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Archives CME
October 2000

Archives of Facial Plastic Surgery Reader's Choice: Continuing Medical Education

Arch Facial Plast Surg. 2000;2(4):291-292. doi:
Physicians in the United States, Canada, and Mexico

Physicians with current and valid licenses in the United States, Canada, or Mexico who read any 3 of the selected continuing medical education (CME) articles in this issue of Archives of Facial Plastic Surgery, complete the CME Evaluation Form, and fax it to the number or mail it to the address at the bottom of the CME Evaluation Form are eligible for category 1 CME credit. There is no charge.

The American Medical Association (AMA) is accredited by the Accreditation Council for Continuing Medical Education to sponsor continuing medical education for physicians. The AMA designates this educational activity for up to 1 hour of Category 1 credit per Archives of Facial Plastic Surgery issue toward the AMA Physician's Recognition Award (PRA). Each physician should claim only those hours of credit that were actually spent in the educational activity.

Physicians in Other Countries

Physicians with current and valid licenses in the United States, Mexico, or Canada are eligible for CME credit even if they live or practice in other countries. Physicians licensed in other countries are also welcome to participate in this CME activity. However, the PRA is only available to physicians licensed in the United States, Canada, or Mexico.

Earning Credit

To earn credit, read the articles designated for CME credit carefully and complete the CME Evaluation Form. The CME Evaluation Form must be submitted within 4 weeks of the issue date. A certificate awarding 1 hour of category 1 CME credit will be faxed or mailed to you; it is then your responsibility to maintain a record of credit received. Questions about CME credit processing should be directed to The Blackstone Group; tel: (312) 419-0400, ext 225; fax: (312) 269-1636.

CME Evaluation

One of our goals is to assess continually the educational needs of our readers so we may enhance the educational effectiveness of the Archives of Facial Plastic Surgery. To achieve this goal, we need your help. You must complete the CME Evaluation Form to receive credit.

Statement of Educational Purpose

The Archives of Facial Plastic Surgery is a multispecialty journal whose key mission is to provide facial plastic surgeons the most accurate and innovative information available to enhance their patients' quality of life. A flexible curriculum of article topics is developed annually by the journal's editorial board and is then supplemented throughout the year with information gained from readers, authors, reviewers, and editors. The Reader's Choice CME activity allows readers, as adult learners, to determine their own educational needs and to assist the editors in addressing their needs in future issues.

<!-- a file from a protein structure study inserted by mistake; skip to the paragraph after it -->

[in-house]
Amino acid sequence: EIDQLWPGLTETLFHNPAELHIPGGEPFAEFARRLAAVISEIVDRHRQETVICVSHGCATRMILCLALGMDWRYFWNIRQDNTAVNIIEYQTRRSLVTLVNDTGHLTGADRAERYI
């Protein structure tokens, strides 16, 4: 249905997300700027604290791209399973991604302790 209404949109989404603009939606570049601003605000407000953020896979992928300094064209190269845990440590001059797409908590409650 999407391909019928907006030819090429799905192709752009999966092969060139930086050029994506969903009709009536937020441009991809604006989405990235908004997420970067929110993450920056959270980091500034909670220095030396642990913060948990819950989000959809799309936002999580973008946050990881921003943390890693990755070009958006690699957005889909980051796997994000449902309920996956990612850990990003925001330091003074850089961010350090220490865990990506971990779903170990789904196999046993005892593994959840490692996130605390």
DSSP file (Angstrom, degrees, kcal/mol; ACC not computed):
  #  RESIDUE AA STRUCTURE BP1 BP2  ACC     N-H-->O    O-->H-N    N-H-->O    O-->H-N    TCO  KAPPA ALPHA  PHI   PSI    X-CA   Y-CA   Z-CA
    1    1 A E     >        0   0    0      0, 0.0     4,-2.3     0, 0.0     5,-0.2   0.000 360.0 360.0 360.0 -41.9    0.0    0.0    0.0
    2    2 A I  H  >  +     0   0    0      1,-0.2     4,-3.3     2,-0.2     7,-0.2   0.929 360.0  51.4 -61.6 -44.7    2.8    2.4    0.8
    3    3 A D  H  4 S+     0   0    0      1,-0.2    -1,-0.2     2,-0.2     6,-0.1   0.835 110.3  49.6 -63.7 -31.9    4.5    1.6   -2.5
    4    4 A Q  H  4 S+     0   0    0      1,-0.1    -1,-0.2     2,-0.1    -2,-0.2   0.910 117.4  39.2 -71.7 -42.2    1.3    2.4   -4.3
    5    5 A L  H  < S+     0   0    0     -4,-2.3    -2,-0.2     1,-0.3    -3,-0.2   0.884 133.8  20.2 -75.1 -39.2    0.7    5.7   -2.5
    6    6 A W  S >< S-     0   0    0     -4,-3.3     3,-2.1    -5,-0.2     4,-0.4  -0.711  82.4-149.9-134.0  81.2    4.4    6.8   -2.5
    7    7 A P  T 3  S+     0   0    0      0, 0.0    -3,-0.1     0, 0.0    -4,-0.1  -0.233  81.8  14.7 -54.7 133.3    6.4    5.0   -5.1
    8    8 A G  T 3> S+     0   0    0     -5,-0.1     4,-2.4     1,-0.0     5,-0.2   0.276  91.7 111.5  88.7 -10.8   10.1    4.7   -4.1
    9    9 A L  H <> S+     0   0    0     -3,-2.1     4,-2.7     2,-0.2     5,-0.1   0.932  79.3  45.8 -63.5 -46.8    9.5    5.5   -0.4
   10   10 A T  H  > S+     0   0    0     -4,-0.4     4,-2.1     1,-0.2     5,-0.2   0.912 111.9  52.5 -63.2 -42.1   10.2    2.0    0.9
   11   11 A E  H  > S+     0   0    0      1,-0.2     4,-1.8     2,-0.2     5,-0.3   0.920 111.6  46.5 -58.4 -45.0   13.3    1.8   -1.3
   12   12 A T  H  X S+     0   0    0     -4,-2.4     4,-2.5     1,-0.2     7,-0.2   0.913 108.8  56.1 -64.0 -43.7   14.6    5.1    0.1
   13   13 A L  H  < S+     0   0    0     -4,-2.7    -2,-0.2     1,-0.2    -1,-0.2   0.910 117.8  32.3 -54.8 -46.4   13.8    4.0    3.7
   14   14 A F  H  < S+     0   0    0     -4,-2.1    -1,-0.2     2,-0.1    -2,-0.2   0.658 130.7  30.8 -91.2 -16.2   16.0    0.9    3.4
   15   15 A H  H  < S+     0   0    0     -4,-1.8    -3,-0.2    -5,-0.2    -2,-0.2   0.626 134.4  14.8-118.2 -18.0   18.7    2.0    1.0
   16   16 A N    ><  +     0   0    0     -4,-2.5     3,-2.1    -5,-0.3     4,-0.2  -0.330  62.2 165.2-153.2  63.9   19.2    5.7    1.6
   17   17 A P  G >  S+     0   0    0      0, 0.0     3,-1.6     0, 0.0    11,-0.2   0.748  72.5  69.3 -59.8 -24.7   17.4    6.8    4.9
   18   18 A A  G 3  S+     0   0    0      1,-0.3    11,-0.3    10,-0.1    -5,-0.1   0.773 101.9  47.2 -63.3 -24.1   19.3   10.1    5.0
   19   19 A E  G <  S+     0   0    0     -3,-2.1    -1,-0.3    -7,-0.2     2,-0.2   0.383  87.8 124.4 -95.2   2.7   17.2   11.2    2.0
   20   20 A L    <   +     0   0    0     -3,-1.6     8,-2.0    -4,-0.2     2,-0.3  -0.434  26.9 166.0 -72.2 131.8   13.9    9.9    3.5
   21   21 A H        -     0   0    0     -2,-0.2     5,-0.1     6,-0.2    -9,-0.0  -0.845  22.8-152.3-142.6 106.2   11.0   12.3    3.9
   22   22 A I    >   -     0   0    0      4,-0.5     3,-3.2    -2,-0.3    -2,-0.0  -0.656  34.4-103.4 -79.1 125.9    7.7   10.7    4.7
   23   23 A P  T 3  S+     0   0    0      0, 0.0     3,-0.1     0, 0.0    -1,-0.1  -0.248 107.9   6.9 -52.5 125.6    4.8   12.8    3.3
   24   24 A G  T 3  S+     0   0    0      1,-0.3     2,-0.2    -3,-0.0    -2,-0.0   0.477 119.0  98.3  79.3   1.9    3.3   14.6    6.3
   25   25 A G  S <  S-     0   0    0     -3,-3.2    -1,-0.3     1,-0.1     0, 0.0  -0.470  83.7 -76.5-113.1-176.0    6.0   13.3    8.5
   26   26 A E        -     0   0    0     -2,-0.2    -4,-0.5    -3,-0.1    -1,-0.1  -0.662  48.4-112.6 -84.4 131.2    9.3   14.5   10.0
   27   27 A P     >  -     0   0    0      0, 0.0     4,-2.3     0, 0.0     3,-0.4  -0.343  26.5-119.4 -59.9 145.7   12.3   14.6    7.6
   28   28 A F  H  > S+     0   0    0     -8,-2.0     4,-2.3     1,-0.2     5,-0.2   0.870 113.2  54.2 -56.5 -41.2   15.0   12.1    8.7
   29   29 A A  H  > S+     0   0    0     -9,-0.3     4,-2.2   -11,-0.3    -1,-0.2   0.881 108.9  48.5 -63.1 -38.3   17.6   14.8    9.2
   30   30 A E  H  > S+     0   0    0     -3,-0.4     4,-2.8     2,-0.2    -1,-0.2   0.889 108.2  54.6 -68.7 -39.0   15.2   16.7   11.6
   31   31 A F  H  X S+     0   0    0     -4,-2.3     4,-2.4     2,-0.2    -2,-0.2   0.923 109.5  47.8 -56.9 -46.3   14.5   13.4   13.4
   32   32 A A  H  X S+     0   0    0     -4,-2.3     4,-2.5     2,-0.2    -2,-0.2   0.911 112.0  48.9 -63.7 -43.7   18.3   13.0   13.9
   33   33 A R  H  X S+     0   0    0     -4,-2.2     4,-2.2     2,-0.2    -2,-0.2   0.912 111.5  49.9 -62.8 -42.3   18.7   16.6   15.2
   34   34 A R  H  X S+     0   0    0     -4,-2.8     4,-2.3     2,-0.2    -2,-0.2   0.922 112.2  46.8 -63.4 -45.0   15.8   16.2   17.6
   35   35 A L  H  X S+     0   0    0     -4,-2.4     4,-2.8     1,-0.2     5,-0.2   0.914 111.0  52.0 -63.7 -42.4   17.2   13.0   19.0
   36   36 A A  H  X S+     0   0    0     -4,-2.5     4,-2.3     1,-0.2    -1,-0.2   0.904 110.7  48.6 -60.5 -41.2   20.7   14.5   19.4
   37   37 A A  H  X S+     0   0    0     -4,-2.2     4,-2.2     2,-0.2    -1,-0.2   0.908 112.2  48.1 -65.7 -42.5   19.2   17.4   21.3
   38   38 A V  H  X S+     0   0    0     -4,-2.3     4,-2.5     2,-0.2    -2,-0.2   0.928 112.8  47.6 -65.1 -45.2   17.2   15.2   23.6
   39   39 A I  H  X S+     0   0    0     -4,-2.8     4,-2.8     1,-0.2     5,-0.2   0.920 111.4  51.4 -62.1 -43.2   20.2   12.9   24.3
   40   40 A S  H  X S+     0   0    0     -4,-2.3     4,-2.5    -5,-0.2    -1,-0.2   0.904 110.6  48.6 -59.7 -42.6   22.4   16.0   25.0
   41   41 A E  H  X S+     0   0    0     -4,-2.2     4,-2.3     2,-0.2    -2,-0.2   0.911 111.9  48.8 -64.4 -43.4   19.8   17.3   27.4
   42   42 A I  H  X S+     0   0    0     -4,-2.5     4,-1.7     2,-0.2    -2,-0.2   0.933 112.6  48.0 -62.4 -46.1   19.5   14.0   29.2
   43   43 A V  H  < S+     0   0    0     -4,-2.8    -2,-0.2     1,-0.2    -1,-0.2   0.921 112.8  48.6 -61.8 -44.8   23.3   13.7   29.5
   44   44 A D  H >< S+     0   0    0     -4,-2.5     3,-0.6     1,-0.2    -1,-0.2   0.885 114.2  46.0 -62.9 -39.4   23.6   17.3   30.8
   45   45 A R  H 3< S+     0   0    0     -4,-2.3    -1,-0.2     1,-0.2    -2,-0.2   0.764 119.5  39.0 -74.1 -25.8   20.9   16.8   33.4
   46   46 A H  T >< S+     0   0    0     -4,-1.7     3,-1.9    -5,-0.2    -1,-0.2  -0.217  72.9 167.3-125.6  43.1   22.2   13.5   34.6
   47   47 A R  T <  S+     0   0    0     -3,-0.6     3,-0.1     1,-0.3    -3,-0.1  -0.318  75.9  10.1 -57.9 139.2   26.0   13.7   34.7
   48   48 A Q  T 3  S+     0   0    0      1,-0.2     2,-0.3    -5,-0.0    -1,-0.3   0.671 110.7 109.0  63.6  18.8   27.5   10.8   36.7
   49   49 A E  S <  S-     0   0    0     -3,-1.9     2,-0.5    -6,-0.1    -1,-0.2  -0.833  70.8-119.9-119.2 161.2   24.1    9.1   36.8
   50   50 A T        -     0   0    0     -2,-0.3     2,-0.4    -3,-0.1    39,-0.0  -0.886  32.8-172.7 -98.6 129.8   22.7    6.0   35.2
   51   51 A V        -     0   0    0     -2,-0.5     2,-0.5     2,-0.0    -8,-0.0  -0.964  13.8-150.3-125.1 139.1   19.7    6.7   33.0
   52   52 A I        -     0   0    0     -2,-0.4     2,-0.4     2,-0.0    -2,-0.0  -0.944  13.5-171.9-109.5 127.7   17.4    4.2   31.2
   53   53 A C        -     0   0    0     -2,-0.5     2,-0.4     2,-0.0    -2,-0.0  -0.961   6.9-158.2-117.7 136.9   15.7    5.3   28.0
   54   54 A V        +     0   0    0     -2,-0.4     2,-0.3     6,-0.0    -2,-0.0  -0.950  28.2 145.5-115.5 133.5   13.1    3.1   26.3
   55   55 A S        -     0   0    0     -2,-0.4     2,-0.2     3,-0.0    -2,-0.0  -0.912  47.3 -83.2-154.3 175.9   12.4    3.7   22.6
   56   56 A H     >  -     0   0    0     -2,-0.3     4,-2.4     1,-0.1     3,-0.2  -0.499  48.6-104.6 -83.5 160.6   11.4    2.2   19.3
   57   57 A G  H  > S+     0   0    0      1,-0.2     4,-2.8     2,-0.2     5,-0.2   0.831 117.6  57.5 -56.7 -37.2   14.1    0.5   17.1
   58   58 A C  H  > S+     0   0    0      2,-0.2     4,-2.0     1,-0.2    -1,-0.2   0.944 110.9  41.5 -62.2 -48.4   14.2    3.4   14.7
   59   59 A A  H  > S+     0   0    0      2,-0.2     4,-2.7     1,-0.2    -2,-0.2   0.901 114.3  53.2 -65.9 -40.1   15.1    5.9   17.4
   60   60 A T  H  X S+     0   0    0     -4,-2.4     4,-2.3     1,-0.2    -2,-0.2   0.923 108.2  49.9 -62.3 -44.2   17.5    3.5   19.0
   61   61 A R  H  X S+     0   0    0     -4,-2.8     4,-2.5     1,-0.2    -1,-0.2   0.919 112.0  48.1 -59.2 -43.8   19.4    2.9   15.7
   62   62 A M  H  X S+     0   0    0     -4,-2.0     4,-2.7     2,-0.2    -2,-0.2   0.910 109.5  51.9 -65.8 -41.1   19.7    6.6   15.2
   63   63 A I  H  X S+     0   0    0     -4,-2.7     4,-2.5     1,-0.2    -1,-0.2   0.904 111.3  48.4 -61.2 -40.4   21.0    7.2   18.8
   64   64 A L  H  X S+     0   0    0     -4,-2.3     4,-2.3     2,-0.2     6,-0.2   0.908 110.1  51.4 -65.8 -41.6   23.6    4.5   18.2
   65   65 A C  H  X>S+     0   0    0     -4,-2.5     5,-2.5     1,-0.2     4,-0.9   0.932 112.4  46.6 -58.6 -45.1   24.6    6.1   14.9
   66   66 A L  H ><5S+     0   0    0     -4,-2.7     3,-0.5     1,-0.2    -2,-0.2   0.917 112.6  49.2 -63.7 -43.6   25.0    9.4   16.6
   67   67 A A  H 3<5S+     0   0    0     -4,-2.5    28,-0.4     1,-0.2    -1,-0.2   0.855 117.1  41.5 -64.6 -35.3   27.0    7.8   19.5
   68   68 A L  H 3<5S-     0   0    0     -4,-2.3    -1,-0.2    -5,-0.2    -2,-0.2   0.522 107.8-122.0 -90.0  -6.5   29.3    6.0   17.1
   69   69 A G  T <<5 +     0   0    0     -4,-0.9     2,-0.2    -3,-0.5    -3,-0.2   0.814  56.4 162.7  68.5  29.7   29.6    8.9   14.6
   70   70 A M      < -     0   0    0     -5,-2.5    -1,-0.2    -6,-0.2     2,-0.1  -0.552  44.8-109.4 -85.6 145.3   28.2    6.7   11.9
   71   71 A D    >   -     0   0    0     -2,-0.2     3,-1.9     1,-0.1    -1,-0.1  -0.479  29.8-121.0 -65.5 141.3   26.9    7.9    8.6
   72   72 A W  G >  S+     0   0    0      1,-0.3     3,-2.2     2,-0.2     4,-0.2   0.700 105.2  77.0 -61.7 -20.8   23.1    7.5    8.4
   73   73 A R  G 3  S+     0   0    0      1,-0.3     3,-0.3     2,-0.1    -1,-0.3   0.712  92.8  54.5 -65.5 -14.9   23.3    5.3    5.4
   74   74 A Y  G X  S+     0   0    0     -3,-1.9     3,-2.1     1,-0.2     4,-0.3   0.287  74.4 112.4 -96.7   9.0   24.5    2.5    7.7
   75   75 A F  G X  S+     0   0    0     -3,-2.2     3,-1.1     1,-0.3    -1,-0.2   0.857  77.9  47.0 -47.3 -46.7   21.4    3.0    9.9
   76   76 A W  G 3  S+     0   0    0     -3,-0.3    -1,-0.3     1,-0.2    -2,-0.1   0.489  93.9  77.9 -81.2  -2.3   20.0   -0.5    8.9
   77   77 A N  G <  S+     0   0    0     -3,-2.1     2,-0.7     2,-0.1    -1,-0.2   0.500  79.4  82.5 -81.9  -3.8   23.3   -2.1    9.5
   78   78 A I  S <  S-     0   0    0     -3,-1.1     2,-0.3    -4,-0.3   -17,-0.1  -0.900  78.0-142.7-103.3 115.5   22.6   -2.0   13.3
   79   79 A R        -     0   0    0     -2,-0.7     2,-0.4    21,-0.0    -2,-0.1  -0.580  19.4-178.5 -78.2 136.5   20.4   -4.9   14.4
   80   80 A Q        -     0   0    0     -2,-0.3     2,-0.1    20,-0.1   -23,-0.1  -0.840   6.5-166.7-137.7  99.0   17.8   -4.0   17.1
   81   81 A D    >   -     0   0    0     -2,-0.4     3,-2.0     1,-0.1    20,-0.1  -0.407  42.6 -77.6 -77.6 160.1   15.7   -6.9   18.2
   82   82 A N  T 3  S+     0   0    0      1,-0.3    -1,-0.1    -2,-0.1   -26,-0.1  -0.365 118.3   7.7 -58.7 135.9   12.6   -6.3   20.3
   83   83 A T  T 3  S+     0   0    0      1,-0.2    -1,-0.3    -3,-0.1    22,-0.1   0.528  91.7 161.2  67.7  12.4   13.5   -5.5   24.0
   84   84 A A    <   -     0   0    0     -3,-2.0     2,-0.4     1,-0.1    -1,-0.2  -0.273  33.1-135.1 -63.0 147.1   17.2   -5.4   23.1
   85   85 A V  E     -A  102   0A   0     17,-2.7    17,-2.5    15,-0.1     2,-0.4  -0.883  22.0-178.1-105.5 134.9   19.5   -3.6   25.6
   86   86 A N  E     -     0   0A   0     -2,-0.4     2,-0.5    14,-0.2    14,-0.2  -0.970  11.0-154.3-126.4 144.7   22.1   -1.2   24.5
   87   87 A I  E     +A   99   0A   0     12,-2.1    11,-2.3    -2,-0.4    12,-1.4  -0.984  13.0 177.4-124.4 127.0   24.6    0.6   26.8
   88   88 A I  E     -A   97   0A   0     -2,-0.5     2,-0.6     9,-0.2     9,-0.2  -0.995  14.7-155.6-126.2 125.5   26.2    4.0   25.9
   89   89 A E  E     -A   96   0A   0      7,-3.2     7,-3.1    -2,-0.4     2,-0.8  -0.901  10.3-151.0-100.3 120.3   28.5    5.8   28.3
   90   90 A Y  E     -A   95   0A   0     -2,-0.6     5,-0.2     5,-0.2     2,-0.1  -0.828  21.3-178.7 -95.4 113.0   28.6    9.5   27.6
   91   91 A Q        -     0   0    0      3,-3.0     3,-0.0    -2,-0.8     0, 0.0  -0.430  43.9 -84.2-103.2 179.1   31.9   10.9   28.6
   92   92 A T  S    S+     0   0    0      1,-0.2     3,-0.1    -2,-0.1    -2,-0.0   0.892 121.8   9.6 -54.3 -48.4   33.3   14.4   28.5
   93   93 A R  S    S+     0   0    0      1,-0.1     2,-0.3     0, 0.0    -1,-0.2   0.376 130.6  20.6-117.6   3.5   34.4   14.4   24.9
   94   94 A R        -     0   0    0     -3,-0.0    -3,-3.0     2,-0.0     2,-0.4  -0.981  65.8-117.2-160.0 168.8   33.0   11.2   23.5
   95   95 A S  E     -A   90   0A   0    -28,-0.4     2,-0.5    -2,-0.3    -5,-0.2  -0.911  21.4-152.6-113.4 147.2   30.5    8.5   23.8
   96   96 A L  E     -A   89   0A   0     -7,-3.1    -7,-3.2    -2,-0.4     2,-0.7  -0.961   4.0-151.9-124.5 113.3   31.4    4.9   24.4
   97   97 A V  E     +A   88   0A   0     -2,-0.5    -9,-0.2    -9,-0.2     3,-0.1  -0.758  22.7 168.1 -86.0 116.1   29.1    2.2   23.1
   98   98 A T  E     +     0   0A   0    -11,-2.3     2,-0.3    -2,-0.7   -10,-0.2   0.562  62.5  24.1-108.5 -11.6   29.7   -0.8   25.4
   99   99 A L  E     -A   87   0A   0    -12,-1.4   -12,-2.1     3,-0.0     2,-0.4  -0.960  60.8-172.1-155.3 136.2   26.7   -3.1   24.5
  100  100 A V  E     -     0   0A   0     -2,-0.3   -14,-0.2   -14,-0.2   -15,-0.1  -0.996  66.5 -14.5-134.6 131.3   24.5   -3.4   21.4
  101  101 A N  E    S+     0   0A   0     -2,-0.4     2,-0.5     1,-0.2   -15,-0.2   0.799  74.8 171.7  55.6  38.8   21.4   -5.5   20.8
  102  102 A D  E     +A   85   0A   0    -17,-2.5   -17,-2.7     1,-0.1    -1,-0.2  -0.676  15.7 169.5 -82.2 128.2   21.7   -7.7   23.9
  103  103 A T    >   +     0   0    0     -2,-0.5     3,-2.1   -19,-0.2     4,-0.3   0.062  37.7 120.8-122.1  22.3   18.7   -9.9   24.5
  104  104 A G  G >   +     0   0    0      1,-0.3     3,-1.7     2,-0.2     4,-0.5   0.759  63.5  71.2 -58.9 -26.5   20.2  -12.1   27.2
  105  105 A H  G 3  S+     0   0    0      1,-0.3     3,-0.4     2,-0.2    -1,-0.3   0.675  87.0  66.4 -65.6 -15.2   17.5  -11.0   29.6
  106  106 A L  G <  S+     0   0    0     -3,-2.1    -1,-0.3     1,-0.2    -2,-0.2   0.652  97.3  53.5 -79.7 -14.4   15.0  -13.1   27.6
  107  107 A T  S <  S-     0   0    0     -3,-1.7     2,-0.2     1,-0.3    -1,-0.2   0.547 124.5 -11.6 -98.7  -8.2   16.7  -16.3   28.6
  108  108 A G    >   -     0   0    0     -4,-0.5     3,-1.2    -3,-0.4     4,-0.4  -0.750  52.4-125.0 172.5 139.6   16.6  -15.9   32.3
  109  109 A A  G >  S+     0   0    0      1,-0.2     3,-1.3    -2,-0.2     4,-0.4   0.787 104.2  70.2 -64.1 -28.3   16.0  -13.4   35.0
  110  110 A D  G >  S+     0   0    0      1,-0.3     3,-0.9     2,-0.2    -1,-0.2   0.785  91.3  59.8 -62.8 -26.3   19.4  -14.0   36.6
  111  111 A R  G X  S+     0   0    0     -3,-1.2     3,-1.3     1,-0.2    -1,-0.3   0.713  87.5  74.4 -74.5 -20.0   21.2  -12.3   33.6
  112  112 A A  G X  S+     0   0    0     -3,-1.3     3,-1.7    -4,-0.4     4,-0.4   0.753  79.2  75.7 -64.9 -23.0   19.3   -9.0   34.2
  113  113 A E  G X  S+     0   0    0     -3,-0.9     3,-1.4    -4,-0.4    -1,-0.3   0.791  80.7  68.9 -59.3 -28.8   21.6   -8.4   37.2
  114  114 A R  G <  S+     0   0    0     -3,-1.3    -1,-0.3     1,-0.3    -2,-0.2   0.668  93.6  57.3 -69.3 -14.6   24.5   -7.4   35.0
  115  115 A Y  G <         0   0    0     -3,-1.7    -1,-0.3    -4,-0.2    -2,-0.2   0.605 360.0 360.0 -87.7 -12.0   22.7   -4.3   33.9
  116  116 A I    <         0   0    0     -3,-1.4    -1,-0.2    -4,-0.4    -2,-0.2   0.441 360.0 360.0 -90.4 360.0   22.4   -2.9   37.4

The overall learning objectives of this CME activity are to: (1) present new and clinically useful advances in wound repair and other laboratory sciences relevant to facial plastic surgery, (2) present innovative and practical surgical techniques to enable facial plastic surgeons to provide improved care to their patients, and (3) present important public policy and socioeconomic issues applicable to the academic and private practice of facial plastic surgery.

CME Articles in This Issue of Archives of Facial Plastic Surgery

The following articles in this issue may be read for CME credit:

Hematoma Formation in Deep Plane Rhytidectomy Article

Educational Objective: To learn the incidence of hematoma following deep plane face-lifts.

Early Perioperative Use of Polytef Suspension for the Management of Facial Paralysis After Extirpative Skull Base Surgery Article

Educational Objective: To learn the technique of using immediate Polytef facial suspension in patients with paralysis following skull base surgery.

Anatomical Variations of the Sensory Nerves to the Fibular Osteocutaneous Flap Article

Educational Objective: To learn the anatomy of the lateral sural cutaneous nerve and its potential use as a donor sensory nerve in the fibula free flap.

The Fate of Fresh Layered, Nonsutured and Sutured, Autogenous Cartilage in the Rabbit Model Article

Educational Objective: To learn about the fate of autogenous, layered cartilage grafts in rabbits 3 months after implantation.

Intranasal Endoscopy-Assisted Repair of Medial Orbital Wall Fractures Article

Educational Objective: To learn the incidence of hematoma following deep plane face-lifts.

Minimal-Incision Endoscopic Face-lift Article

Educational Objective: To learn the indications for the subperiosteal endoscopic face-lift.

The Dorsal Nasal Flap Revisited: Aesthetic Refinements in Nasal Reconstruction Article

Educational Objective: To learn the fine points of using the dorsal nasal flap.

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